Broke, are we?

Looking around the state of West Virginia are there warning signs of being penny-pinched?

This week, we editors are wondering if during the last gubernatorial campaign, West Virginia Governor Earl Ray Tomblin (D-Logan) didn't lull us voters into a misinterpreted and fantasy dream that the state was in such good financial shape that taxpayers didn't have anything to worry about?

Didn't the Governor state that compared with the other 49 states, West Virginia's conservatively operated government was one of only a handful of state governments in these United States that wasn't faced with budgetary woes, shortfalls or deficits? We editors believe that our recollections are correct!

Right now, and to the contrary of the Governor's once rosy picture of our state of the state's financial well-being, there are noises of budgetary crunches coming from the Statehouse in Charleston all the way down through state government agencies to the Courthouses in the state, including Gilmer County's.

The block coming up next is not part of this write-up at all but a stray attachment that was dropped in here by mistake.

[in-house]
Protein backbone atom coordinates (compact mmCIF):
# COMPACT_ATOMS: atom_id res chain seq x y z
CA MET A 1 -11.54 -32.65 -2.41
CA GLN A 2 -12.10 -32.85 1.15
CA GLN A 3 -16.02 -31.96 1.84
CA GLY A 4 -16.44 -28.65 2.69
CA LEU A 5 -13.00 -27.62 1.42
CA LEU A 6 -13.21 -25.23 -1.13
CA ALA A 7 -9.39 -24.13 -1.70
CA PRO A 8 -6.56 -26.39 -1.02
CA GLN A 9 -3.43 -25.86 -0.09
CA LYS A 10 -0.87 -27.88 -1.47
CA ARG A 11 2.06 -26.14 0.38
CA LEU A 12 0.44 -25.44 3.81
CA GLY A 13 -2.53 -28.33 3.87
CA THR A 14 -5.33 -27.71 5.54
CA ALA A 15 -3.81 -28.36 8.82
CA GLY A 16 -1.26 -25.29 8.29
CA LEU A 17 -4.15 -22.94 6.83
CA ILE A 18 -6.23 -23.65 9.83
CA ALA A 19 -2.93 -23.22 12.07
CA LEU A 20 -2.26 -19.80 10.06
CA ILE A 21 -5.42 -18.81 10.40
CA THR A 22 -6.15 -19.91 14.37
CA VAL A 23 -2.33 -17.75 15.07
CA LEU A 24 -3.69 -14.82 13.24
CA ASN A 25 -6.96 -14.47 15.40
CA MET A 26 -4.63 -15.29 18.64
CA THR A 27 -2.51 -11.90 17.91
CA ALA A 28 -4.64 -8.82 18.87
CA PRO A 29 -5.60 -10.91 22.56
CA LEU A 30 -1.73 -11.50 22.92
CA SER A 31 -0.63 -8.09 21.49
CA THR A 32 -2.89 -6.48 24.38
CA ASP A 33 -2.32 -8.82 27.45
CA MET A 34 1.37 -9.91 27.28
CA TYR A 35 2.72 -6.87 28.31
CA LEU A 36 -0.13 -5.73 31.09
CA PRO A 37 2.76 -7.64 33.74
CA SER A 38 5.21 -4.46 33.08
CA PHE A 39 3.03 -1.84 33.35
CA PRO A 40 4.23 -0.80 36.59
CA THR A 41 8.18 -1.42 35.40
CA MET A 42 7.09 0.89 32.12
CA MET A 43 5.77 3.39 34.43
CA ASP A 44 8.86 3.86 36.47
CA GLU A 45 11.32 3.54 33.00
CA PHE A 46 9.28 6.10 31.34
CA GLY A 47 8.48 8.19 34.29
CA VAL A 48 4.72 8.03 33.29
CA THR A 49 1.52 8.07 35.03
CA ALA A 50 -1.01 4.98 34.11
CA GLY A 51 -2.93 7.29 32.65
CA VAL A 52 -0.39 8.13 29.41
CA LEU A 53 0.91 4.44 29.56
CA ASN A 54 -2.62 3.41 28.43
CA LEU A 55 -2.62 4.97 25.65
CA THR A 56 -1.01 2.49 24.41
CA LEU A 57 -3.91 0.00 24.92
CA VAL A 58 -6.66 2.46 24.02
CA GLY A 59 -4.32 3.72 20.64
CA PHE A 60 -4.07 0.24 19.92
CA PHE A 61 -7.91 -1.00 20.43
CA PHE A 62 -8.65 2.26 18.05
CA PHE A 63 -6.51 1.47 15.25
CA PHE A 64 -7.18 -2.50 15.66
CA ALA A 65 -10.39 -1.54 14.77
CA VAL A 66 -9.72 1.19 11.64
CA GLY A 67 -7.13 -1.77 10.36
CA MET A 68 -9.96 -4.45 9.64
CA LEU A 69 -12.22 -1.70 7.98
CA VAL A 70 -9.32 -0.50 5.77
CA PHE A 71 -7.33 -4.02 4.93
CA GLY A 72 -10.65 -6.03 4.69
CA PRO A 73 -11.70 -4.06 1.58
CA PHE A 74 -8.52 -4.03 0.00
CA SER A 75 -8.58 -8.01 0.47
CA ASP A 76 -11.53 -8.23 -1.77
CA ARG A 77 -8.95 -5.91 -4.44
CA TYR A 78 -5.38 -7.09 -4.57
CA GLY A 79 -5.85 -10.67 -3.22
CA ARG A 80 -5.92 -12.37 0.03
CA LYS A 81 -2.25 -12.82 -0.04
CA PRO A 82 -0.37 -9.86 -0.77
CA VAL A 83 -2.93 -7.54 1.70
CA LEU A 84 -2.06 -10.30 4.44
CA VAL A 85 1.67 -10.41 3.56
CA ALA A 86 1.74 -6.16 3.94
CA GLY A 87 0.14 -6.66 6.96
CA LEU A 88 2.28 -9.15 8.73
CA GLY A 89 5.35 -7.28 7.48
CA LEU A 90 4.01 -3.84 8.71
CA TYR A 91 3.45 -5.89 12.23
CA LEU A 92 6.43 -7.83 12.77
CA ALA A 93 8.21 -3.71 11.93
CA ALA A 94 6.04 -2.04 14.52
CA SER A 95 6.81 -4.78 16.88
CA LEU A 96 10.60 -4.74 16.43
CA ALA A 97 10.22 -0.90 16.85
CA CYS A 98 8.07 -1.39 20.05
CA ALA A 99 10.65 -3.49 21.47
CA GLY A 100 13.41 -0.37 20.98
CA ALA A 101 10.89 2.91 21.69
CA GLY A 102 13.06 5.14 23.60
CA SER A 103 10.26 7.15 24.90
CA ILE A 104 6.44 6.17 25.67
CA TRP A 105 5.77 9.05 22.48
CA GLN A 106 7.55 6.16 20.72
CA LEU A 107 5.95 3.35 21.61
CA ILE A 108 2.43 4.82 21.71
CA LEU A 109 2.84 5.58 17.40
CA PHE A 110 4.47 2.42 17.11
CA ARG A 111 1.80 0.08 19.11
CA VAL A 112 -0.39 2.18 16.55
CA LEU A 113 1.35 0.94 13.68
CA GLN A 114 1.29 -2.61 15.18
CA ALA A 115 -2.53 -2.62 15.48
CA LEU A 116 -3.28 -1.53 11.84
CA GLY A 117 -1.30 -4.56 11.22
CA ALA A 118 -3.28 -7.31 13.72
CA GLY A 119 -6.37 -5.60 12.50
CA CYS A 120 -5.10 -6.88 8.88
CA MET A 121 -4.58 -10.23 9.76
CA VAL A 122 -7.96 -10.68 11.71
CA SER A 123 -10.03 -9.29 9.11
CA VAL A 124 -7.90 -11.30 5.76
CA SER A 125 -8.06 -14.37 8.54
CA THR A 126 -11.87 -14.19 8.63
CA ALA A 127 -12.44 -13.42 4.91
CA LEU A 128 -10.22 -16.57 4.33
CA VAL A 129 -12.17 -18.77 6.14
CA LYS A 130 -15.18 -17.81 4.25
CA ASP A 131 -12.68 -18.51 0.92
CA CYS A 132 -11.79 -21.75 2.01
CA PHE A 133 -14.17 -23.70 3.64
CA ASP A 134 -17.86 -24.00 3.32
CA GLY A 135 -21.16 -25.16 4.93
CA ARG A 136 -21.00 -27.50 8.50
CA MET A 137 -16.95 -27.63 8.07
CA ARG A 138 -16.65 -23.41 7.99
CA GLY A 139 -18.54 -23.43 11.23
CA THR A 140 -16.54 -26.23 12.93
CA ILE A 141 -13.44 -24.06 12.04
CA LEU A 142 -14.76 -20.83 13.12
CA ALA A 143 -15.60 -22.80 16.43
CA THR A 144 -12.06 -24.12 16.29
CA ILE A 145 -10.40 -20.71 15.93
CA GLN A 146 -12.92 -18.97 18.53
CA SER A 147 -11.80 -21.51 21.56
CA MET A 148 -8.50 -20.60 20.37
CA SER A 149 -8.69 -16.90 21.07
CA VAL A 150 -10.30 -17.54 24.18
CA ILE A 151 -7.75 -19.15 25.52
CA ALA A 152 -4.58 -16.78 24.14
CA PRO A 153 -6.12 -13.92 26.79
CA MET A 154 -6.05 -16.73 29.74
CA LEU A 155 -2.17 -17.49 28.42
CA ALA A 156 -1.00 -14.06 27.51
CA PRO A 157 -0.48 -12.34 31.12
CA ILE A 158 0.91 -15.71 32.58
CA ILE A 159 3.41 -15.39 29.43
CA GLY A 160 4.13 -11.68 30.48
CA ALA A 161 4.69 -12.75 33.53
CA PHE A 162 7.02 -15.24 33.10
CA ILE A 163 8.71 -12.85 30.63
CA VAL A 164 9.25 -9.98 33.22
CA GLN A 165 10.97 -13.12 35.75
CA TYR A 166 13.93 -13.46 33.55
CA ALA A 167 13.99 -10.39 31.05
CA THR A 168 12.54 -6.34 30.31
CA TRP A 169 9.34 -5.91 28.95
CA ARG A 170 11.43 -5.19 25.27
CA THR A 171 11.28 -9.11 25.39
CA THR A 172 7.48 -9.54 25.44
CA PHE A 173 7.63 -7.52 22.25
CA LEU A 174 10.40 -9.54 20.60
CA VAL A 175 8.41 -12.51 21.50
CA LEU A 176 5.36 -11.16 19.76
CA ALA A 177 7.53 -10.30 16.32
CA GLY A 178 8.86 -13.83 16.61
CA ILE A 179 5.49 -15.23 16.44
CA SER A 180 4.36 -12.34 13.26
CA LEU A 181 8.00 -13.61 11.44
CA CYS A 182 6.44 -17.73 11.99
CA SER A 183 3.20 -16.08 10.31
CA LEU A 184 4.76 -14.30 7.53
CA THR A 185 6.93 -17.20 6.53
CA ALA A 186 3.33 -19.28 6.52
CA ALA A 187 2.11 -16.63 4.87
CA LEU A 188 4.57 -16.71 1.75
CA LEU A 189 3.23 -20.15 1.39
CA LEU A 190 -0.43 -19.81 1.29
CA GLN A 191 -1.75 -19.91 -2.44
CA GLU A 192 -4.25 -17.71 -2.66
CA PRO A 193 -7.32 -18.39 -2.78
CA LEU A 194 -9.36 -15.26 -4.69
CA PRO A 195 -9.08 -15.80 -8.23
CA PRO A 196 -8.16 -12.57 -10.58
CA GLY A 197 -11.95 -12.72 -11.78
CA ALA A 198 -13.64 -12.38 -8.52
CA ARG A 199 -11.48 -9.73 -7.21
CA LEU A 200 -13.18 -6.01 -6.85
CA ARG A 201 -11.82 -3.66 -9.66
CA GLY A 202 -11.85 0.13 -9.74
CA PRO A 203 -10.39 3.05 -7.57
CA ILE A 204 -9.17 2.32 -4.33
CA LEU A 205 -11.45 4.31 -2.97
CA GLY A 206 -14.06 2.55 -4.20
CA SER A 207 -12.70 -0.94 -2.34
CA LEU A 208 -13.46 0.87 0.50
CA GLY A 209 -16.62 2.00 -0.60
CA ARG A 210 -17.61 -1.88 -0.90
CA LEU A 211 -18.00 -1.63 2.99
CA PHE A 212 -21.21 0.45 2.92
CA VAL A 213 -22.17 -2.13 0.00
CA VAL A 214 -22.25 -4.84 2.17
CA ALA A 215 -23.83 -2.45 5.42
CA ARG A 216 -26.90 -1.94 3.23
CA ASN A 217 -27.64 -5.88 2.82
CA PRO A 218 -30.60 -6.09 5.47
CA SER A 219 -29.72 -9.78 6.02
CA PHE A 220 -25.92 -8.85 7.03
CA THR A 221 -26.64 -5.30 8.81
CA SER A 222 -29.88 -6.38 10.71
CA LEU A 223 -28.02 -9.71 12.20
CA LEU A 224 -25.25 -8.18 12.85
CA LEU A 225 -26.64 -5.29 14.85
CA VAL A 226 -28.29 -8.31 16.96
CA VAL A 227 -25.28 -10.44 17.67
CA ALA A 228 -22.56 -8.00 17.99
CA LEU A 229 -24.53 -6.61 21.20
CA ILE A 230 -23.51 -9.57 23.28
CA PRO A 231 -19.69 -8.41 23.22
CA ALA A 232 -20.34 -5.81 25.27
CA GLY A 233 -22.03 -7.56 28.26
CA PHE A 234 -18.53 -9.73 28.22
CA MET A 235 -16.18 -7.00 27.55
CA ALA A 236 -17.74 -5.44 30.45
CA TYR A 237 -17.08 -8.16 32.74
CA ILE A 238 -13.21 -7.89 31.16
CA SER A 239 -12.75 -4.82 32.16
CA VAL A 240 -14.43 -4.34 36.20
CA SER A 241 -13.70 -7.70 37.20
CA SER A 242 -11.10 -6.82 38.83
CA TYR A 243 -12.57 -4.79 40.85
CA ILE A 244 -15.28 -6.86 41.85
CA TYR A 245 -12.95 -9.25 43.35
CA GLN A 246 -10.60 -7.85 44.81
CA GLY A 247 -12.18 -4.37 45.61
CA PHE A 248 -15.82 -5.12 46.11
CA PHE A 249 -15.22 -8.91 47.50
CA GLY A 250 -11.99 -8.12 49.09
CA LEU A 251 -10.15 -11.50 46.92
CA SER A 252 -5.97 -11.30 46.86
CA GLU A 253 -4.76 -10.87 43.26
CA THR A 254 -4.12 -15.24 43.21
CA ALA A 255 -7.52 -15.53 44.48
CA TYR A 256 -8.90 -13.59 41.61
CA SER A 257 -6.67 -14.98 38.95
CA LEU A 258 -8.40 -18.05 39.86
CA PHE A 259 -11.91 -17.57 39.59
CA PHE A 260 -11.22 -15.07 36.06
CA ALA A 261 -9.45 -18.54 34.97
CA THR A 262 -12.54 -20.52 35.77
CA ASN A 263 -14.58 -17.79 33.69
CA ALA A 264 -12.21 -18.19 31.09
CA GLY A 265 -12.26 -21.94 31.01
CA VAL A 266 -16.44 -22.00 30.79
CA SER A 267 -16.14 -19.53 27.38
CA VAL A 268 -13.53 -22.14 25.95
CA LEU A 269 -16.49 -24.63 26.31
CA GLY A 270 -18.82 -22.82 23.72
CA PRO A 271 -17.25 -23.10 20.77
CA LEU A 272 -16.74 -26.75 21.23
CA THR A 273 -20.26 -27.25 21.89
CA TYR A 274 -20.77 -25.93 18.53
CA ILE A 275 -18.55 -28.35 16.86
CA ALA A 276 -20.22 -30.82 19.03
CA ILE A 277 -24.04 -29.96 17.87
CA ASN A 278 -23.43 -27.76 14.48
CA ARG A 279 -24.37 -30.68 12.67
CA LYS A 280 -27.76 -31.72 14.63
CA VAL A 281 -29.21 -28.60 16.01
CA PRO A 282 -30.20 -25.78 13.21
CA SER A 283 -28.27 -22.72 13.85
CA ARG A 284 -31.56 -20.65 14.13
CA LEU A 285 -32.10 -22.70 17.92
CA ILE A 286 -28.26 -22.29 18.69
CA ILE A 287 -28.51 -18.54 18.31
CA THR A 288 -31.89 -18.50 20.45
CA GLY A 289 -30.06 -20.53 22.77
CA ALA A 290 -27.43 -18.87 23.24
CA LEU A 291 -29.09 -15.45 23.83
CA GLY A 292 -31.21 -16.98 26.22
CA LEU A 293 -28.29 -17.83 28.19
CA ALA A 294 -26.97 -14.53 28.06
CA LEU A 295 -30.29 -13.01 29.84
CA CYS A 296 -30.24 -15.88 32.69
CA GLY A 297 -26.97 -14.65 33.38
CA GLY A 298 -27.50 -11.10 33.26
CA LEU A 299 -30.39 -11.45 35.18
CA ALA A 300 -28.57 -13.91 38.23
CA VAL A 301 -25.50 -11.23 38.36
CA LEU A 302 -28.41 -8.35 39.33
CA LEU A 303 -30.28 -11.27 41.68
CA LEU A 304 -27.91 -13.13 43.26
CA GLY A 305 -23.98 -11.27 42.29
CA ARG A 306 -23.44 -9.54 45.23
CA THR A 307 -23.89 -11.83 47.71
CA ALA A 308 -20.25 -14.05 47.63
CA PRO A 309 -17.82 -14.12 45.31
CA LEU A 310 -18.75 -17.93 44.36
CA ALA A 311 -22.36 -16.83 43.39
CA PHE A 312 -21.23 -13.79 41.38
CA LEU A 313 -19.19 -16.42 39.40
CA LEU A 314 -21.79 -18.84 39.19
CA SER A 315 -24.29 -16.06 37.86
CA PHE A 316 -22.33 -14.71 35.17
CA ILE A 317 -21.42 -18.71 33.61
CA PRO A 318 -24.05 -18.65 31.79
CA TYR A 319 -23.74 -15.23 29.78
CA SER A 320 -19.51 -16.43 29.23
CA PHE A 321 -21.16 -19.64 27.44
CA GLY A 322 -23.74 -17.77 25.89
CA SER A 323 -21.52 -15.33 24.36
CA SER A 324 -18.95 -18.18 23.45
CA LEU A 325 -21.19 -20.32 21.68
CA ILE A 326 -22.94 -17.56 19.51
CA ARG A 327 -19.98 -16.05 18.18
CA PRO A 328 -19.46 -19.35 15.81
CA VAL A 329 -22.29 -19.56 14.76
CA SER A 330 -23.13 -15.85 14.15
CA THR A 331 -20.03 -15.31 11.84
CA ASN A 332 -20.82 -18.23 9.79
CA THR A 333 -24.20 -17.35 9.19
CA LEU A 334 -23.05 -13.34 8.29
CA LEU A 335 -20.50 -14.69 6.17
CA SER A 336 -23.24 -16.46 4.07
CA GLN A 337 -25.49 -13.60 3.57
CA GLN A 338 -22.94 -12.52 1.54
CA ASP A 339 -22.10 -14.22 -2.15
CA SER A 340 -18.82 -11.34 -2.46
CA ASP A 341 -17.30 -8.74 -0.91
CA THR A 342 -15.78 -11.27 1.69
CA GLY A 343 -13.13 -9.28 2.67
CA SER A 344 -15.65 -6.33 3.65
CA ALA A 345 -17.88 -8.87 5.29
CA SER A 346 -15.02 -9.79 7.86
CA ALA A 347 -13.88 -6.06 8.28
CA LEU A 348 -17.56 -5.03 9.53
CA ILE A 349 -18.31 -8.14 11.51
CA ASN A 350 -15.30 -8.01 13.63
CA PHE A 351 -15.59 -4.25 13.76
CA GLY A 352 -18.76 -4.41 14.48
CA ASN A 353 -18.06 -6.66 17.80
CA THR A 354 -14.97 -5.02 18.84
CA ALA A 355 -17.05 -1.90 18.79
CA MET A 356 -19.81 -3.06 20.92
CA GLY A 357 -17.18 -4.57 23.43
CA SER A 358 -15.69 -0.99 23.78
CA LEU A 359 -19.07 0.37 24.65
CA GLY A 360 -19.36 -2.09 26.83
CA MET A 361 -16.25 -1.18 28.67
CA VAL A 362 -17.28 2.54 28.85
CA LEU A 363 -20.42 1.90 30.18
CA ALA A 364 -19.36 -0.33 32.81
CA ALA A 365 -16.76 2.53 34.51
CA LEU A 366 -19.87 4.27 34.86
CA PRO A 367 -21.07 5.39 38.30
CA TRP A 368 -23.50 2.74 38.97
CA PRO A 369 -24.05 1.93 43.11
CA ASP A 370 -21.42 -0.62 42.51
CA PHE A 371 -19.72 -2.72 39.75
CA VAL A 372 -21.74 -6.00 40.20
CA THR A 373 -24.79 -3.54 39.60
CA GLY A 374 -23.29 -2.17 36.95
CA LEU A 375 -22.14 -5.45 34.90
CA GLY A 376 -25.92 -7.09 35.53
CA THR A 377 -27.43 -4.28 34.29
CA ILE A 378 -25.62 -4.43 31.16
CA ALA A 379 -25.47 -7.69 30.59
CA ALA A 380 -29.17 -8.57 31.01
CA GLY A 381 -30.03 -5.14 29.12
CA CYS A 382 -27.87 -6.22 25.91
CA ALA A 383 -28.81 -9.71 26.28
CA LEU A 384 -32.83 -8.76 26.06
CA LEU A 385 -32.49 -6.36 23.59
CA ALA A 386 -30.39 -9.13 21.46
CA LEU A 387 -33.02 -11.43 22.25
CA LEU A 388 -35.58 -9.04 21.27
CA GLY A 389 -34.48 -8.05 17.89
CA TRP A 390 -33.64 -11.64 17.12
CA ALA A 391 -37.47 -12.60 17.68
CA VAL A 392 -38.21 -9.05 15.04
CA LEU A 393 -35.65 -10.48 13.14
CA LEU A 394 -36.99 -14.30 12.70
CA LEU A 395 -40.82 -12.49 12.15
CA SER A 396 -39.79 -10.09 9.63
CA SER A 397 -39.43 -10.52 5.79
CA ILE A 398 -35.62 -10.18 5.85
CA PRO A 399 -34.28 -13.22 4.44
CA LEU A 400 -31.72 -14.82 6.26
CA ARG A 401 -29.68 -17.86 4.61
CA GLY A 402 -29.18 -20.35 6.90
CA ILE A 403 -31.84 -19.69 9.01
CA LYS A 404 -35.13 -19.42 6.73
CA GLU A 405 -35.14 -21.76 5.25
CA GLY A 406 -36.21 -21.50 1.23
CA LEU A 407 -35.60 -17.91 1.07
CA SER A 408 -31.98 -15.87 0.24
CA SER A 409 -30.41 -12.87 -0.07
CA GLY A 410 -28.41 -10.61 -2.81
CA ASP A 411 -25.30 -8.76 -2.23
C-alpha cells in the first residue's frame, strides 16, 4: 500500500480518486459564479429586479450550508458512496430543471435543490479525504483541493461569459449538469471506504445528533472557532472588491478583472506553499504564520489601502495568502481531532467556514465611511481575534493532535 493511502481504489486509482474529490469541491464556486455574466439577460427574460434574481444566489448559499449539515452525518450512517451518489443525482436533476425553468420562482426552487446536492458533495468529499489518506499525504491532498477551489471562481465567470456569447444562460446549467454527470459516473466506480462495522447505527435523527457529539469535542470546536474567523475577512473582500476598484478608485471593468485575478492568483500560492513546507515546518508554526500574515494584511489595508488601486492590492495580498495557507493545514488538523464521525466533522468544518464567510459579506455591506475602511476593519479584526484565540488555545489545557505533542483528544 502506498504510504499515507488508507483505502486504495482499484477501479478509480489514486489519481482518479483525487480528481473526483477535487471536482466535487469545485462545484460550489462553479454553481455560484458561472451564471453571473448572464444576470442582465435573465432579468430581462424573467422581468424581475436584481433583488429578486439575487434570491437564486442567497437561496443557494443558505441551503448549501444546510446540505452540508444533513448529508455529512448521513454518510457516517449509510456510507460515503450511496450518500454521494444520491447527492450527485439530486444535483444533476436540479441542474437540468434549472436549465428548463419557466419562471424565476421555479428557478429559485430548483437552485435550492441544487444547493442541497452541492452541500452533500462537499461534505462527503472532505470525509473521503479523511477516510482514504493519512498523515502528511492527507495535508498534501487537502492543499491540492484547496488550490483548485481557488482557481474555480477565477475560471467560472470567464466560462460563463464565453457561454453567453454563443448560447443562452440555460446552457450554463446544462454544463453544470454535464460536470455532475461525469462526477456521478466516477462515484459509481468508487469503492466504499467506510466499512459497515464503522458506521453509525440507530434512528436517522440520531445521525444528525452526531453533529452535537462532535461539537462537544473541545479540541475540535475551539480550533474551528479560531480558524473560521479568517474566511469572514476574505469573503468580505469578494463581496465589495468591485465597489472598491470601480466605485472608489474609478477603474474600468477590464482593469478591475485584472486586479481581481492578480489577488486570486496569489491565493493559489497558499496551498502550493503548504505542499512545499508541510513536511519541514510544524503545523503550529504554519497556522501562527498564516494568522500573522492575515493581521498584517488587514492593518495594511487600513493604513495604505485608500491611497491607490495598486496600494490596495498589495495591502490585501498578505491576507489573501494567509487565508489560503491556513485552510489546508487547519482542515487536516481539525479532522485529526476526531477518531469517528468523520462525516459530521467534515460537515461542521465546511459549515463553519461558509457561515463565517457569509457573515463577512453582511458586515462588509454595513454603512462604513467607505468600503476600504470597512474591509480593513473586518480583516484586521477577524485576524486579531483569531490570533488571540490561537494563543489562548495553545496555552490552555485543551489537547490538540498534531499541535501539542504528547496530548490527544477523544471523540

In fact, Governor Tomblin, in using his line item veto option, cut out $67 million from the state's fiscal 2014-2015 budget, of which had been recommended to him by the State Legislature's Finance Conference Committee. To balance next year's budget, the legislators have urged the Governor to take $147 million out of the state's Rainy Day Fund. (Does this sound like we're financially strong?) With caution to his back, Mr. Tomblin sensed that this special fund is to be used ostensibly only in state disaster emergencies. Moreover, if raided this year, would the legislators also lean upon it in the following 2015-2016 state budget, as well. The Rainy Day Fund must be kept at 15 percent of the state's general revenue budget, and the projected draw downs would lower it to an unacceptable 11 percent, according to statewide news reports.